Like it or not, it comes every two years: a bitter Groundhog Day of failed schools and frayed social safety nets, liberal and conservative platitudes, droning testimony, recrimination and ass-covering. It is the biennial session of the Nevada Legislature, doing the people’s business, setting tax and public policy, funding the educational aspirations of our communities, keeping the wolf of economic deprivation from the doors of our homes and businesses, and somehow keeping the government waddling dysfunctionally forward another 24 months.
All in the space of 120 days, with much of the really serious work squeezed into the final minutes of the month of May. It’s a bureaucratic miracle.
This session will be all about the budget, taxes and education reform. Just like the last session, and the one before that, and the one before that, lather, rinse, repeat, going back decades. But it would not be Nevada if there weren’t the occasional weird twist to the proceedings. Nine years ago, it was the impeachment of a constitutional officer, State Controller Kathy Augustine, who was accused of violating state ethics laws (using state employees to work on her campaign). Despite her guilty verdict, she stayed in office another two years. Her story finally ended in tragedy.
This year, the arrest and subsequent involuntary commitment of Assemblyman Steven Brooks, who allegedly threatened Assembly Speaker Marilyn Kirkpatrick, is lending drama to the legislative session that begins Monday. Members of his family and the Democratic Party have expressed concern over Brooks’ mental health, and the personal crisis for the Assembly member, who was arrested with a handgun and ammunition, is a weird echo of the national debate over gun violence.
Opponents of gun-control proposals have suggested that a better avenue for addressing the more than 35,000 deaths from gun violence annually in the country would be to provide better mental health services. Now the Brooks situation has definitively put that issue before the Legislature.
Of course, in the perennially cash-strapped Nevada government, funding for any program is a zero-sum game. If more money is provided for mental health, those dollars will have to come from other programs.
At least the small but distinct evidence of economic recovery has both progressives and conservatives breathing a collective sigh of relief. Unlike the previous three sessions, the economy appears to have stabilized — admittedly, far below the level of activity that we saw in the roaring years of the early 2000s — and further deep cuts won’t be needed. The state now has modest positive growth in the gross domestic product of less than 2 percent, but in 2009, the GDP was shrinking by almost 7 percent — and with it, jobs in the private and public sectors and, consequently, tax revenues for state and local programs.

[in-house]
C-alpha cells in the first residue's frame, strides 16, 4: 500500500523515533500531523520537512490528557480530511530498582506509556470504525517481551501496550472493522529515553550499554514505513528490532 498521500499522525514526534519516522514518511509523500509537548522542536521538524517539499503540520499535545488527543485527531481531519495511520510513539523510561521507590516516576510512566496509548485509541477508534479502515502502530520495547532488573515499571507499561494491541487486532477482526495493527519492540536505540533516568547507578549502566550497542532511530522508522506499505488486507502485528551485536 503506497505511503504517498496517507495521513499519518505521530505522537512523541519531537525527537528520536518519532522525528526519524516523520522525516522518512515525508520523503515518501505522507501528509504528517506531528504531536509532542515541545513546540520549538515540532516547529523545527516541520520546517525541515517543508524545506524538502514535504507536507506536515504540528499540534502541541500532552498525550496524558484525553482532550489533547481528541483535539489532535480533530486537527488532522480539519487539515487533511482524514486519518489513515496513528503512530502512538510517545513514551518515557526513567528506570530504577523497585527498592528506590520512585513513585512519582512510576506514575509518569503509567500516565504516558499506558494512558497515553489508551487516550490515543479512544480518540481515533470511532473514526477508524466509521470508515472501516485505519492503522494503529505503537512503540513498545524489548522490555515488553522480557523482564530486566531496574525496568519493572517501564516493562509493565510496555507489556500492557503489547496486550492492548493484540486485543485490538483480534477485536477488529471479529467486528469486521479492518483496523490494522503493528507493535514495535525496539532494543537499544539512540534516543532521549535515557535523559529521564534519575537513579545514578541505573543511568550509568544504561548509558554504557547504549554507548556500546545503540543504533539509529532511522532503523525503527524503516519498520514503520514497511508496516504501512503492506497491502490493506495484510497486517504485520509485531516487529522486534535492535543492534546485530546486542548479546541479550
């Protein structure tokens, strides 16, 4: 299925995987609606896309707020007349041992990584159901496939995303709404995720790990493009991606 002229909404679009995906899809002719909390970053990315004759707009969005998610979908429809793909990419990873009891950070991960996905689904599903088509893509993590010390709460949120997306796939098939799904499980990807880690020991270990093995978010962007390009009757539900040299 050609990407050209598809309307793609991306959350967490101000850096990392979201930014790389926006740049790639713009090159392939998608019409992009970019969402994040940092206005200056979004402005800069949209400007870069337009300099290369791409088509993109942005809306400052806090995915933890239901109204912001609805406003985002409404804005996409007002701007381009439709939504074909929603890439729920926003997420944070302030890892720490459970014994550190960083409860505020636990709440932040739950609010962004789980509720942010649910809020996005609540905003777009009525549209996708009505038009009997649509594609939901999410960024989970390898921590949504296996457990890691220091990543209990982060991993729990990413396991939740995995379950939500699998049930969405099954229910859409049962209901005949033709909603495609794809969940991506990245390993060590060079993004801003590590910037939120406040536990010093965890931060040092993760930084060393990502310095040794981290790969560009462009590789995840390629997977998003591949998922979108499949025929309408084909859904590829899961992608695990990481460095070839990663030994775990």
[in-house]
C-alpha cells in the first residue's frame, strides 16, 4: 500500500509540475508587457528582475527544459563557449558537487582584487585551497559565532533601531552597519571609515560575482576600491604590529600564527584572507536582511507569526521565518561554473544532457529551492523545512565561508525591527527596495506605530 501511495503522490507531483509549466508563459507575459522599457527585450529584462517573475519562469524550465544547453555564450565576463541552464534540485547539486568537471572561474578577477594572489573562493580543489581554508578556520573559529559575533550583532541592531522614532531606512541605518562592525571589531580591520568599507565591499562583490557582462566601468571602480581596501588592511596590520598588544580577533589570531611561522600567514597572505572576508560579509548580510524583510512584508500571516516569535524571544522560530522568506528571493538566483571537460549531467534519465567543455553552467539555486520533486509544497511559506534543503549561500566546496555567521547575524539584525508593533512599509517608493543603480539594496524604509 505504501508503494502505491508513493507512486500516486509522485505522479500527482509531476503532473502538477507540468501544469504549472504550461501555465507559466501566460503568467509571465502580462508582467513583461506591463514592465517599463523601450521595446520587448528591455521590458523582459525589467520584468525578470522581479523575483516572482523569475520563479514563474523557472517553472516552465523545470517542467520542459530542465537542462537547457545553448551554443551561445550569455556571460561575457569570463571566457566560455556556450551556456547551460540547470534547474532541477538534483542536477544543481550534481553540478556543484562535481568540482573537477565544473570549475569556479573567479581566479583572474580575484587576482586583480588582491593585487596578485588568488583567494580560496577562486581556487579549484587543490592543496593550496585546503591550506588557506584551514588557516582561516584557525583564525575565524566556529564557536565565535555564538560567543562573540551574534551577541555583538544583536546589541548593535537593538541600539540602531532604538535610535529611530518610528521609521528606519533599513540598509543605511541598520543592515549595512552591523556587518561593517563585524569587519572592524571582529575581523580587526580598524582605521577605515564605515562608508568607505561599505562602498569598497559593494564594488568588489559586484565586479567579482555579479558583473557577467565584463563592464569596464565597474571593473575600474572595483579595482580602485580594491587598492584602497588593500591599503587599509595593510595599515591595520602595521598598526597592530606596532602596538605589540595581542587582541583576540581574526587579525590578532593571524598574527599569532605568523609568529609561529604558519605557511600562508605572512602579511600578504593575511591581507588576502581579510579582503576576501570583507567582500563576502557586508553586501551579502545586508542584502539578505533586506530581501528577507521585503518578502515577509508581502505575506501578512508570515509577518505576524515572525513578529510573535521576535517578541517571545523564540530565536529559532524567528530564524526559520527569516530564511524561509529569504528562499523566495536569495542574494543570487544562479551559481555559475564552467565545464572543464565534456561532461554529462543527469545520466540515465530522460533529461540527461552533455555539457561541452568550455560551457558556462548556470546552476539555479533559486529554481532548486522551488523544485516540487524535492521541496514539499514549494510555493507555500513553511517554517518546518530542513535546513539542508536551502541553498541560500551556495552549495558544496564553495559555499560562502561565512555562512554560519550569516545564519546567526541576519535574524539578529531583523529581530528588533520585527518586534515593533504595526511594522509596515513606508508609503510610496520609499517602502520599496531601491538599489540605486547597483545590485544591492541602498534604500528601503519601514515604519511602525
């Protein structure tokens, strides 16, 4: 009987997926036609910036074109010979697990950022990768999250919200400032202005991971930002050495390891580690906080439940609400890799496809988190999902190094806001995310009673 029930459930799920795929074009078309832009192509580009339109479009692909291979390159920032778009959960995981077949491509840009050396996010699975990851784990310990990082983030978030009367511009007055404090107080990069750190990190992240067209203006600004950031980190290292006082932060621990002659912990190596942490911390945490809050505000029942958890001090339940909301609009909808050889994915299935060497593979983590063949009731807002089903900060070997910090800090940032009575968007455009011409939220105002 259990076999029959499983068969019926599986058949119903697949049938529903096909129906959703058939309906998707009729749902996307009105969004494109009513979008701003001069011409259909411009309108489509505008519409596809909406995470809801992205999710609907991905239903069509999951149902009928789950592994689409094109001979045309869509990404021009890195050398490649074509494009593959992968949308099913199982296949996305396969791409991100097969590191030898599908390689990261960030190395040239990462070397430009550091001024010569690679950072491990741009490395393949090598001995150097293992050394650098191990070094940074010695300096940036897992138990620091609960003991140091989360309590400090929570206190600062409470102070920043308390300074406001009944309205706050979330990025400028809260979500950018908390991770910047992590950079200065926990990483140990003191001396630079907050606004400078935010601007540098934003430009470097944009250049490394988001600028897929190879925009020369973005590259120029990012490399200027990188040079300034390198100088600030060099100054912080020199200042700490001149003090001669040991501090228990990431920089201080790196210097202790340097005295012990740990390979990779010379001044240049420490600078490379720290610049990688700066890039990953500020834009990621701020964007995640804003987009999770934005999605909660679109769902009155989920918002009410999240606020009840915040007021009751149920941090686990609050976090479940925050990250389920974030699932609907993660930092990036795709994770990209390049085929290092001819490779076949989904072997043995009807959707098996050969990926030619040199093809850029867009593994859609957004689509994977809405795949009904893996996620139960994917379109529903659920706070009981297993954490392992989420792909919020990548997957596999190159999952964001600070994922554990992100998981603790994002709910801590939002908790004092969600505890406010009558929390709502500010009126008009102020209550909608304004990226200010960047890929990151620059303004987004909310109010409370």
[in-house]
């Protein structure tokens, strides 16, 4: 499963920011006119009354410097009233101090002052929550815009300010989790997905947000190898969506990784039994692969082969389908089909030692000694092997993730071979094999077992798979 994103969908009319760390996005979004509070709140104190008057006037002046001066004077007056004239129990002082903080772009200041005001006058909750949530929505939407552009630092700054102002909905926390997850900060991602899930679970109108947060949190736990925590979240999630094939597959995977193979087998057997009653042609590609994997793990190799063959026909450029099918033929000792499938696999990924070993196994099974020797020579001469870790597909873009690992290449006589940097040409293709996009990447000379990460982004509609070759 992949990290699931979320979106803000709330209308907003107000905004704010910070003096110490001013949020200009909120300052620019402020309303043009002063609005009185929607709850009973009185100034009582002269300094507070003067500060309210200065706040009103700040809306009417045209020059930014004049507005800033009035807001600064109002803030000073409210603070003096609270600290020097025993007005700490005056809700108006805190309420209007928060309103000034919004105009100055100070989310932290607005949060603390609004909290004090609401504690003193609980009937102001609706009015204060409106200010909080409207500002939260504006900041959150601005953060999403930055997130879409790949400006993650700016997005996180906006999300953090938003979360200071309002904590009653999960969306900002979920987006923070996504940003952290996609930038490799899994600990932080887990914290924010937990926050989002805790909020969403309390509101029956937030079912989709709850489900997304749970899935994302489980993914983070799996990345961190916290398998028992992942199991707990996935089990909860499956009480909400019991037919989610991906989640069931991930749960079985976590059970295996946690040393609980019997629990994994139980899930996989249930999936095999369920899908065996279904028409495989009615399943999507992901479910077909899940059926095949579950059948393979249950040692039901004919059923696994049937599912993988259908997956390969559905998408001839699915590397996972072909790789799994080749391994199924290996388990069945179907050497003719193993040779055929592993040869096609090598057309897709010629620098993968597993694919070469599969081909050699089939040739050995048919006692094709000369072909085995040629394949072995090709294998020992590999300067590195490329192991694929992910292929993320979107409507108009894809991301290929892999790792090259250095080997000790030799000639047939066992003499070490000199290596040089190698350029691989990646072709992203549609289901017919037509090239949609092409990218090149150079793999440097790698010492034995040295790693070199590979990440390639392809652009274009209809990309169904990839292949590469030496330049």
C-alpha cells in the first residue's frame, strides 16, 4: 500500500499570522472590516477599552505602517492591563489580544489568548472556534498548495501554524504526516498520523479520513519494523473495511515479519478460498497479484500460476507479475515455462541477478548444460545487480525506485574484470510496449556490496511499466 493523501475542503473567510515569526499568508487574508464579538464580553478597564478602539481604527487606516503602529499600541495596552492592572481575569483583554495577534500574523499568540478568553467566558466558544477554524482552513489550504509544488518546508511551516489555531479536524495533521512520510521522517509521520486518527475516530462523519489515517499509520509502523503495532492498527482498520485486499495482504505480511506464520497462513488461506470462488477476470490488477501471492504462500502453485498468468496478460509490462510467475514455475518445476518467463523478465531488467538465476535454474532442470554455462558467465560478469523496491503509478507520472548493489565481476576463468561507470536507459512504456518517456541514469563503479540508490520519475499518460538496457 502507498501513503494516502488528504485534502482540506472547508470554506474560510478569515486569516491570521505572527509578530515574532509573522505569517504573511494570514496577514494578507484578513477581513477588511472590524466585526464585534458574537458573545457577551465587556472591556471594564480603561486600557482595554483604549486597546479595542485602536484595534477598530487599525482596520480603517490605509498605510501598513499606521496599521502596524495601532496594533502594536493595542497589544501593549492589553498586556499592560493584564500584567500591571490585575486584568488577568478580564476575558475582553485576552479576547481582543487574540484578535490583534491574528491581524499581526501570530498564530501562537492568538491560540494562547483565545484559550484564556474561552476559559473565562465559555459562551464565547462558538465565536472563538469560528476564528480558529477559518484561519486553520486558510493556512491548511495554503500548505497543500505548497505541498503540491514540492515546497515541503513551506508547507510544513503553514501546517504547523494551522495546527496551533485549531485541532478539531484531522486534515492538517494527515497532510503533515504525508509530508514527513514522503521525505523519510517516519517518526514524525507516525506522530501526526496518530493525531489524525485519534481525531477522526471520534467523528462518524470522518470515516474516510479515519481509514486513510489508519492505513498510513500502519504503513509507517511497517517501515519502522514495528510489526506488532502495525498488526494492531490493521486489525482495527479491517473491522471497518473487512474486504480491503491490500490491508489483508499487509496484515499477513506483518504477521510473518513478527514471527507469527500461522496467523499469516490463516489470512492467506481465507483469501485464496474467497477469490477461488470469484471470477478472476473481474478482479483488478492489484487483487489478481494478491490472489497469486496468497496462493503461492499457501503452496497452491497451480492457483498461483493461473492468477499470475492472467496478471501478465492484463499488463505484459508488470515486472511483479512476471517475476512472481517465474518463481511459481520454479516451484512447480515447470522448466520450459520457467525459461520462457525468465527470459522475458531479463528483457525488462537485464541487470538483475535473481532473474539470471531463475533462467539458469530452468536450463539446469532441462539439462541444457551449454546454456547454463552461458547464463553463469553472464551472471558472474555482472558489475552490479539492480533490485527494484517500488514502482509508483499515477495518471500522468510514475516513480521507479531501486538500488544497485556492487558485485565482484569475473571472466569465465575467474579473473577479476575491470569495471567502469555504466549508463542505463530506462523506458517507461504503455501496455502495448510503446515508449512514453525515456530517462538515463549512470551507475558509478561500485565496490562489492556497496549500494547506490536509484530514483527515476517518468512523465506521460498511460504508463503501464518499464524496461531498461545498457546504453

Progressives and public employee unions are hoping that funding for key programs, including education and social services such as mental health care, will rise along with the state’s economic tide. But as they have in years past, the progressive coalition is looking for fundamental restructuring of the state’s tax and budget structure, with more revenue coming from business and gold mining.
Stacey Shinn, lobbyist for the Progressive Leadership Alliance of Nevada, says her organization is going all out for Senate Joint Resolution 15, an initiative that would strip the fixed tax rate for hard-rock mining — read: Nevada’s incredibly profitable gold-mining industry, which took more than $9 billion in gold from the ground in 2011 — out of the state Constitution. PLAN and other groups want to increase revenue from the industry, which generated $81 million for the state in 2011 in net proceeds taxes, for an effective tax rate of less than 1 percent. (The measure has to be approved twice by the Legislature, then put on the ballot.)
Shinn says the mining industry has stepped up the pressure to stop the measure. Industry supporters are claiming that if the PLAN-backed measure passes, mining might end up paying less in a new tax rate set by the Legislature. Nonetheless, she’s optimistic, based on the fact that the measure passed the first hurdle of legislative approval in 2011.